Rough translation:
People go to Google to find something, people go to Social Networking sites to see friends and meet new people – what are ads doing standing in their way?

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Newspapers are dead, long live the news

The reader is less concerned with the future of newspapers than what happens to news itself.

Faced with onslaught with the internet, the newspapers are in a self-flageling deep funk ,what reporters would like to term as a ‘transitional phase’.

Once when they are through this difficult period, having adopted technology on a huge scale and seen off non-working existing brands, the focus will once again be on the quality of the news itself.

1. Focus will be on the next generation newspapers’ connection with their readers.

Veteran technology journalist Dean Takahashi muses,
“All newspapers thought they were in the newspaper business…they overlooked that what they are doing is communicating with people and that's the broader business.”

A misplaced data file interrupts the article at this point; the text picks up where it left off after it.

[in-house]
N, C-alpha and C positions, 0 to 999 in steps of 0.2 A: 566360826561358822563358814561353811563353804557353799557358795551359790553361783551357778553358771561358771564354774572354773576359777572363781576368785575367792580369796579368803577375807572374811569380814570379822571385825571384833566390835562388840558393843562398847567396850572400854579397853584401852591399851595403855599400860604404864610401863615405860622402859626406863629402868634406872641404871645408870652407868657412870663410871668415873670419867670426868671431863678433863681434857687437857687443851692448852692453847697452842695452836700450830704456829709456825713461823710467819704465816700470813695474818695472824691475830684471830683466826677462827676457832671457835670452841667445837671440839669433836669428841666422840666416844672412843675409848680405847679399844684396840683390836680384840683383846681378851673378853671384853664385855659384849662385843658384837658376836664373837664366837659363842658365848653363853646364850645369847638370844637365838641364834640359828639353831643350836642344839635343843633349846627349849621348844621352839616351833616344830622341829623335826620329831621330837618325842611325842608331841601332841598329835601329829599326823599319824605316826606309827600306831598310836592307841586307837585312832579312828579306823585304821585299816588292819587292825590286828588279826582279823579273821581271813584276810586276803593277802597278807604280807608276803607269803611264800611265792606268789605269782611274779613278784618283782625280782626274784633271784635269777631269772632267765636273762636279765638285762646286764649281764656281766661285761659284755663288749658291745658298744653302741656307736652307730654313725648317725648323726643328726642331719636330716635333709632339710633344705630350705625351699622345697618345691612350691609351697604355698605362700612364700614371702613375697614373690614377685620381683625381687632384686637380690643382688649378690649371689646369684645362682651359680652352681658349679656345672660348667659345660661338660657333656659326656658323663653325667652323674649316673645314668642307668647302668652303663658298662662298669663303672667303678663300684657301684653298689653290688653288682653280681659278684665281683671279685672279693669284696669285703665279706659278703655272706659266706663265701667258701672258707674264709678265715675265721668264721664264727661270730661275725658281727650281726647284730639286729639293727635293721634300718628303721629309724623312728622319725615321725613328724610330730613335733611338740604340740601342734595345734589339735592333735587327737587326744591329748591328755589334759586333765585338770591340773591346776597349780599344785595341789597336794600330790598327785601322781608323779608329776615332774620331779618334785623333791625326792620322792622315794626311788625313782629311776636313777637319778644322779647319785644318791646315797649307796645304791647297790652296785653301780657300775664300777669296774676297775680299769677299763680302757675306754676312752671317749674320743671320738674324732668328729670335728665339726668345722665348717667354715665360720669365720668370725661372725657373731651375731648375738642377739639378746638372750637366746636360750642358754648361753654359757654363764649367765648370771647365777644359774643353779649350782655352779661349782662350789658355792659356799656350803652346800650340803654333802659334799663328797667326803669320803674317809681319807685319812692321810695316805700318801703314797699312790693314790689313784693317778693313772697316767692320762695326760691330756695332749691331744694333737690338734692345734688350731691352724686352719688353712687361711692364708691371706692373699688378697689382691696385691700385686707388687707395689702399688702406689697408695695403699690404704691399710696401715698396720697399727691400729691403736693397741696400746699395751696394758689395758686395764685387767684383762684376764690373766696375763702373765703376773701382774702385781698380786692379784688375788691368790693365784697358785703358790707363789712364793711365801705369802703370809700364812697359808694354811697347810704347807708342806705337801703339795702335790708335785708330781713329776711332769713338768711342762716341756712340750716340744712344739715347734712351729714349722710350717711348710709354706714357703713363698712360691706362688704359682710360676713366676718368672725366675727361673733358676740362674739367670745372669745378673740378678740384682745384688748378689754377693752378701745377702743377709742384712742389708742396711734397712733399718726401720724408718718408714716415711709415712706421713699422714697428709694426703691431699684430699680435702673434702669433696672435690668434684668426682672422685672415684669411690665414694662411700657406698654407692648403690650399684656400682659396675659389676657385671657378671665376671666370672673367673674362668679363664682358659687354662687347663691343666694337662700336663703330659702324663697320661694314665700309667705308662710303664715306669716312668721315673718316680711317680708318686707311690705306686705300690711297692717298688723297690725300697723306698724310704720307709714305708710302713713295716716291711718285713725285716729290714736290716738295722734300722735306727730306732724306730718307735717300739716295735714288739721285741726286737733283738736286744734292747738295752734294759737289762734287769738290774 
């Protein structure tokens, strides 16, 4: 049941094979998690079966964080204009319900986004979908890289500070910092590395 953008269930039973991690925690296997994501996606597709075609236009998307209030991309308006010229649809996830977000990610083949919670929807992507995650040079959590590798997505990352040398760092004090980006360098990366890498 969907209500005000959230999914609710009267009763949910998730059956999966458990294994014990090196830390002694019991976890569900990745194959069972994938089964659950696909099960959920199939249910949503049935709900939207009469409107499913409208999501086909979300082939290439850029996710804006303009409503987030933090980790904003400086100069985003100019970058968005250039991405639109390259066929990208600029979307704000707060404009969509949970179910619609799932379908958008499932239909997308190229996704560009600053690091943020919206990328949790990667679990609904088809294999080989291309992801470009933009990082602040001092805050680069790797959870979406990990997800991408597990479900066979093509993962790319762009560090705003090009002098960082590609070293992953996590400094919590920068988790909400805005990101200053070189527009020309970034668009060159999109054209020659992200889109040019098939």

2. There is a huge elephant sitting in every newsroom, past and future, immortalized by the incomparable “Citizen Kane”: The Owner.

Simon Jenkins writes about the myth of “golden age of the press”.
Media Moguls, from Hearst to Murdock have always sought control of the editorial voice and the news has suffered as a result.

In this web 2.0 era, when Digg Mobs rule, blog network owners diss their rivals and companies like Google own a wide variety of online properties, the issue of control will be more intensely fought.

The company that indexes this article may also one day own the wireless spectrum and bandwidth facilities.

The mob versus the big corporation:
if either wins, news loses.

3. The quality problem (or variety, depends on who’s complaining).

- Will we see a news economy dependent on the likes of Britney Spears and celebrity circus to make money?
- Is more investigative journalism, aided by creatively funded Crowd journalism ( going to show the way to better news?

4. The ‘most appropriate’ news business model.

The choice is between non-profit Trusts (BBC, Guradina) versus For-profit Conglomerates (News Corp) or Family-owned outfits (New York Times, Times of India)

Whatever the future, remember guru Jeff Jarvis' words,
“There will be more news and there will be more news reporters”.

Long live the news.

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Fact of the day: the Space smells like sweet welding fumes

An astronaut writes,
It reminded me of my college summers where I labored for many hours with an arc welding torch repairing heavy equipment for a small logging outfit. It reminded me of pleasant sweet smelling welding fumes. That is the smell of space.